A powerful earthquake struck southern Turkey early in the morning of Monday, Feb. 6, 2023, killing thousands of people, injuring many more, and causing widespread damage and destruction to buildings, roads, and other infrastructure.
The 7.8-magnitude earthquake, which began at 4:17 a.m. local time Monday, is being described as one of the most powerful to hit Turkey in nearly 75 years. Aftershocks following the initial quake on Monday registered as high as 7.5 on the Richter scale according to the U.S. Geological Survey, causing further damage.
The epicenter of the original earthquake was located in Gaziantep Province near Turkey’s border with Syria, about 60 miles northwest of the city of Gaziantep. Tremors and aftershocks affected large cities including Kahramanmaras, Hatay, Osmaniye, Adıyaman, Gaziantep, Şanlıurfa, Diyarbakır, Malatya, Kilis and Adana.
Within hours of the disaster, Embrace Relief began collecting donations to provide for the basic needs of the victims of the earthquake. To donate and help us provide food, shelter, clothing, and other essentials to the people of Turkey, click here.
The powerful earthquake could be felt as far away as Jordan, Israel and Egypt, while seismographs in Greenland – 3,600 miles away from the epicenter – also recorded the quake and its aftershocks.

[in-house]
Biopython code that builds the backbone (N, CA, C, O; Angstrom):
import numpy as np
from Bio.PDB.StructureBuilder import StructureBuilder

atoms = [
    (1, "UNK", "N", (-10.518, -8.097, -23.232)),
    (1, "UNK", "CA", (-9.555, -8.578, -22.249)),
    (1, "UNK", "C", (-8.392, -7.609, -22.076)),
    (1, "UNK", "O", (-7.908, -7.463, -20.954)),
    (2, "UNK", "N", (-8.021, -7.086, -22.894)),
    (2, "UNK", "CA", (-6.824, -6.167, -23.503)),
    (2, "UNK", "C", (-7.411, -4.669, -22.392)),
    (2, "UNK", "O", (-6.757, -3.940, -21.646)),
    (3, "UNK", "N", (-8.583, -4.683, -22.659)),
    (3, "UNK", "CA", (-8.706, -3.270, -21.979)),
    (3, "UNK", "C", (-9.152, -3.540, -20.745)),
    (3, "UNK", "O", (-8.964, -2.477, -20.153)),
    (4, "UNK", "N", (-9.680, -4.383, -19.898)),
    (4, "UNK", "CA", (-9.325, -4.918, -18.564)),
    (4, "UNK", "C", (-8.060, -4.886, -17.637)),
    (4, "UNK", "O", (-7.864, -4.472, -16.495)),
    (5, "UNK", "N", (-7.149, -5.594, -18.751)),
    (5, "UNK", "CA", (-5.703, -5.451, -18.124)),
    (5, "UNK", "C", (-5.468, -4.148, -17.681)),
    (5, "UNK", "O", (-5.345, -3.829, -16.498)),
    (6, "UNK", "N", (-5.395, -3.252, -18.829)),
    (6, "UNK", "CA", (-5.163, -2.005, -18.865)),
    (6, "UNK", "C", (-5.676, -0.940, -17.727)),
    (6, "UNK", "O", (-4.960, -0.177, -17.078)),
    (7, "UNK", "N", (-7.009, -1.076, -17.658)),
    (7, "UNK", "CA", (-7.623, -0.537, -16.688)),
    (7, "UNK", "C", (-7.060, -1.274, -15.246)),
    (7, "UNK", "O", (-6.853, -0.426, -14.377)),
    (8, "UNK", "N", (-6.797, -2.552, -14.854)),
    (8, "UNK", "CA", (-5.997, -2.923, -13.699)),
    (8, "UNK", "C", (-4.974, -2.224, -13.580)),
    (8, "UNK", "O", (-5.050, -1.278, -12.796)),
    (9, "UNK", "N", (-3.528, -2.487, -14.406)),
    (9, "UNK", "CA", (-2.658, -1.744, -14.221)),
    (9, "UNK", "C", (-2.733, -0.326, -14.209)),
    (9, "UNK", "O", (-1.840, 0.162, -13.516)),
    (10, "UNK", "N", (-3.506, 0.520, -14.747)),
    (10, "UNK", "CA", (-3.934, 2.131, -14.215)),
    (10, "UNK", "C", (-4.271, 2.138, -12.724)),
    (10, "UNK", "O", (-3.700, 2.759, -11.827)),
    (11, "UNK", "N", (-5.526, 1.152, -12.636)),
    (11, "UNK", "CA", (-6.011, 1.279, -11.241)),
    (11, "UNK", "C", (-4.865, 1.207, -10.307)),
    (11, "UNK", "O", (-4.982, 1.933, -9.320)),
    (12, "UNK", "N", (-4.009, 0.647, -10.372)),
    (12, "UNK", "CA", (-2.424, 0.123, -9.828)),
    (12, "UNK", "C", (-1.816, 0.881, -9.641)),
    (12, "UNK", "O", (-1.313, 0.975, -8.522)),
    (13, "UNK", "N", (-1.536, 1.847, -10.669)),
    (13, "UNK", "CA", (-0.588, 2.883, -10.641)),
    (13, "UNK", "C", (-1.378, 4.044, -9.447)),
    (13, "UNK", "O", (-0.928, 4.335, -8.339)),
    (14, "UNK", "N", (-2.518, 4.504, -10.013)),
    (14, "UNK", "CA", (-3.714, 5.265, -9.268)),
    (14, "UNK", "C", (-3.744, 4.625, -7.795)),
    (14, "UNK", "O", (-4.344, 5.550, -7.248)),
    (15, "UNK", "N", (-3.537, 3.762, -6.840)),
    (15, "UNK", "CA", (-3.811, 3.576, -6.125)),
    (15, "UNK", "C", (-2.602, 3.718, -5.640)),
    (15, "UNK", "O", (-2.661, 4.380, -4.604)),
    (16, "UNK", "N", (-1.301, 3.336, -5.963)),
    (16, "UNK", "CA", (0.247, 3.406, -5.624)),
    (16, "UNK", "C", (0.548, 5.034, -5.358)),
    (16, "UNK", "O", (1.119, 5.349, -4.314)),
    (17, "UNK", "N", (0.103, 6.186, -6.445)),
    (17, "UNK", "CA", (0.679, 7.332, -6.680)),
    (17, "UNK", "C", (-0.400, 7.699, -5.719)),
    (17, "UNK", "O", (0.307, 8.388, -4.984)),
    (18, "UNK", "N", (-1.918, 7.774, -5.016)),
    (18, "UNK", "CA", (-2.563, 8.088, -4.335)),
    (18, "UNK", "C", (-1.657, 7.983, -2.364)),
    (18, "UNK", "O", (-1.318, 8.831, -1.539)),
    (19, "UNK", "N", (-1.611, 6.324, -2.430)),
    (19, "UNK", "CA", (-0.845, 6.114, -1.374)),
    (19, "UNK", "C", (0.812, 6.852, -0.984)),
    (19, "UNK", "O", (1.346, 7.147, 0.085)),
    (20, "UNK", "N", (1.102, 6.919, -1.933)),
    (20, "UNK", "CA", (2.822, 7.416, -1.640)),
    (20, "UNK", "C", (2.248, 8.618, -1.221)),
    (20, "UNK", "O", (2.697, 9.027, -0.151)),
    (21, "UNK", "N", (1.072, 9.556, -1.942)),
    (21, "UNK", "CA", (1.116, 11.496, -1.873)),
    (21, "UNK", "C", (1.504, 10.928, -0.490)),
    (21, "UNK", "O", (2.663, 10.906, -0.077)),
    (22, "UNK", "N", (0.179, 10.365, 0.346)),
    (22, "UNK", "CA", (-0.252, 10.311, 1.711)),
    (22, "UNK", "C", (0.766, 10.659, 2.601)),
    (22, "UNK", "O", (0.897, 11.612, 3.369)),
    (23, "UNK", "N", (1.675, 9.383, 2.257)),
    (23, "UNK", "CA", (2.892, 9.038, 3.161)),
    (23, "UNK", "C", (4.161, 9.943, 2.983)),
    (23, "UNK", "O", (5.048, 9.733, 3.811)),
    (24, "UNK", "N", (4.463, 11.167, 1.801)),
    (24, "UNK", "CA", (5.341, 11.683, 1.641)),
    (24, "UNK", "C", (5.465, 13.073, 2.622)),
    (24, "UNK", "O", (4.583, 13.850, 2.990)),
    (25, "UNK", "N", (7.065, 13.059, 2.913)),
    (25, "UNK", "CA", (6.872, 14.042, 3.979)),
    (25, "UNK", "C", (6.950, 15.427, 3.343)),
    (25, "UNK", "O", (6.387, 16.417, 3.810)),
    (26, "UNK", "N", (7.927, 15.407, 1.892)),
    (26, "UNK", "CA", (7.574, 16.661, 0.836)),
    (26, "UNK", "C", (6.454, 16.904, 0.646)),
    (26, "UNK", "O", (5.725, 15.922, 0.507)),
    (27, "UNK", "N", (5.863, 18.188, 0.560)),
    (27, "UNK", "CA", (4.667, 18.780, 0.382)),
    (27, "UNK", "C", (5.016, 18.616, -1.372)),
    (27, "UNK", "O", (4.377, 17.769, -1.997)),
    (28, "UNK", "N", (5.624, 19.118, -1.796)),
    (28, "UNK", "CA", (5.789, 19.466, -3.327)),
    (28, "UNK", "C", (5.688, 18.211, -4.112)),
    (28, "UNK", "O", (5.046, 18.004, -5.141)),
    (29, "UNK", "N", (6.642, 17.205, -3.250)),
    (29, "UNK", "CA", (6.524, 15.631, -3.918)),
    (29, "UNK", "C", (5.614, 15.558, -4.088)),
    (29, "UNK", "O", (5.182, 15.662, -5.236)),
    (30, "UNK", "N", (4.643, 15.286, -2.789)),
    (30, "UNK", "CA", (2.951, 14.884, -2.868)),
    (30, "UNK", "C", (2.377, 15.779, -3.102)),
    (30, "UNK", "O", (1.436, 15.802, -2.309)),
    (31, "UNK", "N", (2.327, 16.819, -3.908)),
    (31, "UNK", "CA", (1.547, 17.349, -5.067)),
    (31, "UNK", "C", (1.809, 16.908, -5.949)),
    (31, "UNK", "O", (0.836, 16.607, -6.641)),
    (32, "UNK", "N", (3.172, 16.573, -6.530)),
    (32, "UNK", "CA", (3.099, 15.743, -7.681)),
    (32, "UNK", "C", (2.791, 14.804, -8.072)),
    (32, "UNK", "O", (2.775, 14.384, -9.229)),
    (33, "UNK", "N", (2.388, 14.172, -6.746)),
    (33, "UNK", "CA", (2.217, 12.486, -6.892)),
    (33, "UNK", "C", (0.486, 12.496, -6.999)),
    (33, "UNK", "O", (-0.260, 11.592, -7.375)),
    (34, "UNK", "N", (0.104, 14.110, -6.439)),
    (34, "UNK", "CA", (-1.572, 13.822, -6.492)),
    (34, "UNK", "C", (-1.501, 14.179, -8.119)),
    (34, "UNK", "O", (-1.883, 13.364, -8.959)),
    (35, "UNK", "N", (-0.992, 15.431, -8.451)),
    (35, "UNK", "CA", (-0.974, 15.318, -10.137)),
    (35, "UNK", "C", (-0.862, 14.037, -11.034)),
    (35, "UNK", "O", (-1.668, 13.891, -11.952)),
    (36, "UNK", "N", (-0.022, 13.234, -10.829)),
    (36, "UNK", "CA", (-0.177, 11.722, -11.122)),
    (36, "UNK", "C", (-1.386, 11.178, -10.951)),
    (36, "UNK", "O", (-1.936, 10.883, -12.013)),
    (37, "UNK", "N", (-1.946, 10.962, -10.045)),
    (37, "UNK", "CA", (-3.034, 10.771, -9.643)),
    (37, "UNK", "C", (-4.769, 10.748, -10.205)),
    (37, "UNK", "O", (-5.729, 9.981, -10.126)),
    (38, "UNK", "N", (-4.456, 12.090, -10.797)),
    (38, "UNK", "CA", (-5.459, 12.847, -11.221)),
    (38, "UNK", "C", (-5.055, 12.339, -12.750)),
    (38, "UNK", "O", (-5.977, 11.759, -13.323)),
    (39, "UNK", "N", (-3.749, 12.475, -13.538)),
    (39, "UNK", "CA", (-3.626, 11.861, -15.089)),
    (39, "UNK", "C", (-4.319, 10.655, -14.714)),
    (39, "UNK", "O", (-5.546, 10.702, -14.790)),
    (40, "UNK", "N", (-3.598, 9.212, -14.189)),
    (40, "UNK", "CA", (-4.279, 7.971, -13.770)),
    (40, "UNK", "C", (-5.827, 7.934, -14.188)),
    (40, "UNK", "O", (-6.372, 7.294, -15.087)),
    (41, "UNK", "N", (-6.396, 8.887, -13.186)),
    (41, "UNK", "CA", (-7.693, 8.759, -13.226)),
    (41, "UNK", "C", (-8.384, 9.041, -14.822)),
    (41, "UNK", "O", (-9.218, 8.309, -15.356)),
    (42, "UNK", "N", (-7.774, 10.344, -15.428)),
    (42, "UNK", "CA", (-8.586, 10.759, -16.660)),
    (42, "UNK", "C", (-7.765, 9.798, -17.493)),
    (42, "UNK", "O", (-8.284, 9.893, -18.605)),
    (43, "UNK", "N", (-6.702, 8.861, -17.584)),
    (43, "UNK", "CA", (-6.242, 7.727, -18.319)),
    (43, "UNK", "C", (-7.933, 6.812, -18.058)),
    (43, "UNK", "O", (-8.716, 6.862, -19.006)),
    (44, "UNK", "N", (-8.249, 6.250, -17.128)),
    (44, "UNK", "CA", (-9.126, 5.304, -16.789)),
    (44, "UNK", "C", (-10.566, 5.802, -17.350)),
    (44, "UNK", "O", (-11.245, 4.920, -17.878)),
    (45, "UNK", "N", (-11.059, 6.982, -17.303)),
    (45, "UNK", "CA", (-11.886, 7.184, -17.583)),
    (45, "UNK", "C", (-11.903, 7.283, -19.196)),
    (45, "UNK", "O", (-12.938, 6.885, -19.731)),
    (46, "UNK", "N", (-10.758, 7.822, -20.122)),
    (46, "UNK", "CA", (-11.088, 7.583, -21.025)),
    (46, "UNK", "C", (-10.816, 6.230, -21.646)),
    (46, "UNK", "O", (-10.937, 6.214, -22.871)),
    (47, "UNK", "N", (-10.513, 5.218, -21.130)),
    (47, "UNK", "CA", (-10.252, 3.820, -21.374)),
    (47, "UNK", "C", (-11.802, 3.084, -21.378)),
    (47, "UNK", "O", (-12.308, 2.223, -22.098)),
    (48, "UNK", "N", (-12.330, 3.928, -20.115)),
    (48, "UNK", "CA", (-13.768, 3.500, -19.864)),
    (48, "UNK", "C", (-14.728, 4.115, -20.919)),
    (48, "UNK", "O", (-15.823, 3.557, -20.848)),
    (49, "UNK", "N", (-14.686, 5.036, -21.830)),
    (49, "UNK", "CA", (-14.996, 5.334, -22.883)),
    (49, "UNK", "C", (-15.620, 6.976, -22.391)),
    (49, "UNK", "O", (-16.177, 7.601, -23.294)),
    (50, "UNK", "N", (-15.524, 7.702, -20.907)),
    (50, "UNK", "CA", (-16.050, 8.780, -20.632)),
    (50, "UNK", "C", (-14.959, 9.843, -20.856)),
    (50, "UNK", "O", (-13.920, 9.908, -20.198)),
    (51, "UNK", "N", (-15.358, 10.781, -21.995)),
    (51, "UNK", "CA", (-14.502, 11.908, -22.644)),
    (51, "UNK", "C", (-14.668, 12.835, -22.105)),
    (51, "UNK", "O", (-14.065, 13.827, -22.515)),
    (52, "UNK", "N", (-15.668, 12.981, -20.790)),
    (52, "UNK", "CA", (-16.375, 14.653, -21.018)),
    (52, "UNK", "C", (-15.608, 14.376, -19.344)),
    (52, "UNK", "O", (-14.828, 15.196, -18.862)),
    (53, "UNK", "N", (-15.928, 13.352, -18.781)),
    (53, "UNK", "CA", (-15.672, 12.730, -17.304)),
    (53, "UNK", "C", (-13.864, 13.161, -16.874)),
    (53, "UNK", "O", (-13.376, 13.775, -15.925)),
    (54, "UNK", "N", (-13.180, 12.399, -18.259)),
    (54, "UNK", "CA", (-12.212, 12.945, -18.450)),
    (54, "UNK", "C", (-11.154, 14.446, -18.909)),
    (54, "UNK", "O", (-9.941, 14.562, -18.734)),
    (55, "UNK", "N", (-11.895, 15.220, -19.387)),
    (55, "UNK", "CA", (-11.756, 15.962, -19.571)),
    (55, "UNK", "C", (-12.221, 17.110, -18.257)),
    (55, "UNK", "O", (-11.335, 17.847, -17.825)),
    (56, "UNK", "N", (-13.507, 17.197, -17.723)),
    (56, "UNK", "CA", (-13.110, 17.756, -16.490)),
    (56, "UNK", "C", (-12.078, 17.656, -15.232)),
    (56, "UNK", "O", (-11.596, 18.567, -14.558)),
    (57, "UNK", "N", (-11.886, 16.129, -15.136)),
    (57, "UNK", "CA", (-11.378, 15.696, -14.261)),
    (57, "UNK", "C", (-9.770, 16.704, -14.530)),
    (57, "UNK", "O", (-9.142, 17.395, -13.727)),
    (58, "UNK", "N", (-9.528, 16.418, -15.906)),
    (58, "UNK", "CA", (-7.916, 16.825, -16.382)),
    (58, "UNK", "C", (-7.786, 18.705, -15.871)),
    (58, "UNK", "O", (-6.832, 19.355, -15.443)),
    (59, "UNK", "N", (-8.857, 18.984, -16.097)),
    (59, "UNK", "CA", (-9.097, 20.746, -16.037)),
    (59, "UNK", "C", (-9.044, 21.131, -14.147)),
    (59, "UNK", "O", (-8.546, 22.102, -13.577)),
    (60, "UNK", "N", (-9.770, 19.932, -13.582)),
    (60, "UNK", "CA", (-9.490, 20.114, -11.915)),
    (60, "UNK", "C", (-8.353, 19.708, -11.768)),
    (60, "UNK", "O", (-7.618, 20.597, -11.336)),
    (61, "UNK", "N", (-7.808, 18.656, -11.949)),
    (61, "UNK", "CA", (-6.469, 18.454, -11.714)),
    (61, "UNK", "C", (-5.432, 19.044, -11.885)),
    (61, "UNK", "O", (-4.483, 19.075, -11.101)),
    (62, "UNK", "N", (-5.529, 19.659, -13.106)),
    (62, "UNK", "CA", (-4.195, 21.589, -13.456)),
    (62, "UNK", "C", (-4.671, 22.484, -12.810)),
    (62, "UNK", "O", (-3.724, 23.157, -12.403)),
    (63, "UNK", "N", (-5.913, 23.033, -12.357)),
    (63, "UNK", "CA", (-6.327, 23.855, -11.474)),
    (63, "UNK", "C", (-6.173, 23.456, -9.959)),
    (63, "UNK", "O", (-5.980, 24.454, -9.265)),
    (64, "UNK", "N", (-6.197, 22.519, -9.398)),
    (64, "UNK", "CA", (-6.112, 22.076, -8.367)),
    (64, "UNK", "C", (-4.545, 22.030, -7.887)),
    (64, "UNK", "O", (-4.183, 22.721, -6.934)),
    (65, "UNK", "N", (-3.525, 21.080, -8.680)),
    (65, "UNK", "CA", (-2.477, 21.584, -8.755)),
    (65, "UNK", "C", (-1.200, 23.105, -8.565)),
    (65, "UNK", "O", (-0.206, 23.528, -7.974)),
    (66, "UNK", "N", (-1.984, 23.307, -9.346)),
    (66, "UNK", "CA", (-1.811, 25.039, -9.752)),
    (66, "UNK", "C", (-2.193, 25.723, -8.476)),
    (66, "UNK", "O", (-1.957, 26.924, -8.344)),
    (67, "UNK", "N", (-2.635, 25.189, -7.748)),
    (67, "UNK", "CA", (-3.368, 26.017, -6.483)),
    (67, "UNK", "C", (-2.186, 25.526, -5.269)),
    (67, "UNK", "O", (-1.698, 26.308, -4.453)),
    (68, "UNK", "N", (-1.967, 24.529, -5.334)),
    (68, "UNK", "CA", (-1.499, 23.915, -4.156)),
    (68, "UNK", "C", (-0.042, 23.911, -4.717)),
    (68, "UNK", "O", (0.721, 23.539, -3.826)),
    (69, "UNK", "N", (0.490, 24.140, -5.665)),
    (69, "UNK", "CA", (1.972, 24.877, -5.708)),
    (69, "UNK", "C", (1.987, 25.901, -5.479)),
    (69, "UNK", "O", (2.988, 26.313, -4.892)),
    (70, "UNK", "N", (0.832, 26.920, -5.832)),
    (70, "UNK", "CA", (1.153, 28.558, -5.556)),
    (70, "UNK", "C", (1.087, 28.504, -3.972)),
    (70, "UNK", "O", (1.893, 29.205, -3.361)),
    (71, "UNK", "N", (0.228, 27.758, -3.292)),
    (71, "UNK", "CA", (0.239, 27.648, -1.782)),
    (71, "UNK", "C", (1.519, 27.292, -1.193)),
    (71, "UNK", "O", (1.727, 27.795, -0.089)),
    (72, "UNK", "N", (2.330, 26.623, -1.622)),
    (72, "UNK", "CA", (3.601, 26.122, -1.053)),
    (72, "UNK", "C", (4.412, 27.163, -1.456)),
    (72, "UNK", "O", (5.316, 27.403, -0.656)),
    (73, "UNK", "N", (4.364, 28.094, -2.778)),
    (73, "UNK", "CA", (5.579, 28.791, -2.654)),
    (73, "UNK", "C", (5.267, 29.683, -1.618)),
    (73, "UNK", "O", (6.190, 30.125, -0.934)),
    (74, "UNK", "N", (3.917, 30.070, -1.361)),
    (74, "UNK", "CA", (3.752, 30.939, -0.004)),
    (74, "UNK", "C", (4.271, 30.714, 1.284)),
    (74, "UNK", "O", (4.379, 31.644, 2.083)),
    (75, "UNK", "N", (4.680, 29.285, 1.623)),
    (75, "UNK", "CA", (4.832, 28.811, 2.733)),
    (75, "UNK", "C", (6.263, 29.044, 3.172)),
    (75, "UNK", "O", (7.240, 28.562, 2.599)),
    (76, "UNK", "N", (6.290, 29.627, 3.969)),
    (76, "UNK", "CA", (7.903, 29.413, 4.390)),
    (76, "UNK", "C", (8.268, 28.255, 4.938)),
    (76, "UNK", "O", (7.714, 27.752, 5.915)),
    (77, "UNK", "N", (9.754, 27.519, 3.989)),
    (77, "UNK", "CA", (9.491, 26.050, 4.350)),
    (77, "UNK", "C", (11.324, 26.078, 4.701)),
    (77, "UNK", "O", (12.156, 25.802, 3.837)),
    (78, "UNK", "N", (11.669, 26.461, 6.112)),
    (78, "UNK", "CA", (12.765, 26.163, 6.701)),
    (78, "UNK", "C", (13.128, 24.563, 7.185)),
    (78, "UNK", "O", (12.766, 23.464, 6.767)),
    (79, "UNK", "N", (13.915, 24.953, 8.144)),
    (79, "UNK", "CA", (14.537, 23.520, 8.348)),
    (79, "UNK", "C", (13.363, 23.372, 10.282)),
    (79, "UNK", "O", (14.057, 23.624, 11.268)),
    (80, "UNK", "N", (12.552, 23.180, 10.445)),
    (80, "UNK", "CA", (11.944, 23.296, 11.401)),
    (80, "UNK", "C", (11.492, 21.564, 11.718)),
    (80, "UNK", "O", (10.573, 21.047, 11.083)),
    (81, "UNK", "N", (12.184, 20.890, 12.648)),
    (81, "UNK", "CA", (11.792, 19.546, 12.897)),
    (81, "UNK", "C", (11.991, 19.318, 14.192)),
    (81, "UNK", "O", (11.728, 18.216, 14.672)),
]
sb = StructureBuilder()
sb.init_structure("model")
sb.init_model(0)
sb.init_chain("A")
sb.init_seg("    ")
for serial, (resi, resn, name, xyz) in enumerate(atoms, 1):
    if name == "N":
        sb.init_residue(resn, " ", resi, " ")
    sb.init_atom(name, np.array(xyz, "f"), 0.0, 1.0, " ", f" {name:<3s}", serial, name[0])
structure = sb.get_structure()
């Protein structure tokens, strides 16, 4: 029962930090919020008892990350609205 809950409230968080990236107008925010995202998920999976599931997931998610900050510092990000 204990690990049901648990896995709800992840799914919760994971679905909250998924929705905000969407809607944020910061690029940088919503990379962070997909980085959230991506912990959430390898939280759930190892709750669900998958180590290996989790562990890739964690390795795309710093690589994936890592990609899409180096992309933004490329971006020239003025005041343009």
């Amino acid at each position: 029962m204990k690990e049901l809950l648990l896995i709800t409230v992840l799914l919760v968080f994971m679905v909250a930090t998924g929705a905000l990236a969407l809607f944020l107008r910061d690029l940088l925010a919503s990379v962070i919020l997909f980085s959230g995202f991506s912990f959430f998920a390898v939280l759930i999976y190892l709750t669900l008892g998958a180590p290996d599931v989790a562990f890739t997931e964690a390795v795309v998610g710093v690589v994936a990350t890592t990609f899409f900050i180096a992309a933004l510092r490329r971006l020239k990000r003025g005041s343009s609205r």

News reports from Turkey have described scenes of chaos and panic in areas affected by the quake. At least hundreds of people are believed to be trapped underneath the rubble of collapsed buildings. Many more have had to flee their homes and seek shelter in mosques and other community centers. Cold January temperatures and wet weather are adding to the misery of those forced from their homes, and hampering rescue efforts, according to CNN.
The southern part of Turkey near the Syrian border is located near the junction of three tectonic plates, whose movement results in earthquakes at a fairly regular interval in this part of the world. Monday’s quake, however, was an exceptionally powerful one, believed to be the most powerful ever recorded in this region, according to the Washington Post.
The death toll is expected to climb, having been reported at more than 1,600 in Turkey as of midnight local time Tuesday. Rescue efforts are ongoing, and international aid organizations are calling for outside aid for the people of Turkey, especially food and medicine.
Every dollar donated to Embrace Relief will go directly to providing this aid to the victims of the earthquake, thanks to our partnership with international aid organizations on the ground in Turkey. Your donation will help people rebuild their lives and navigate through this tragic time.
The location of the initial earthquake in Turkey (blue dot), along with other aftershocks recorded as of 11:50 p.m. local time Monday (orange dots). Images courtesy U.S. Geological Survey.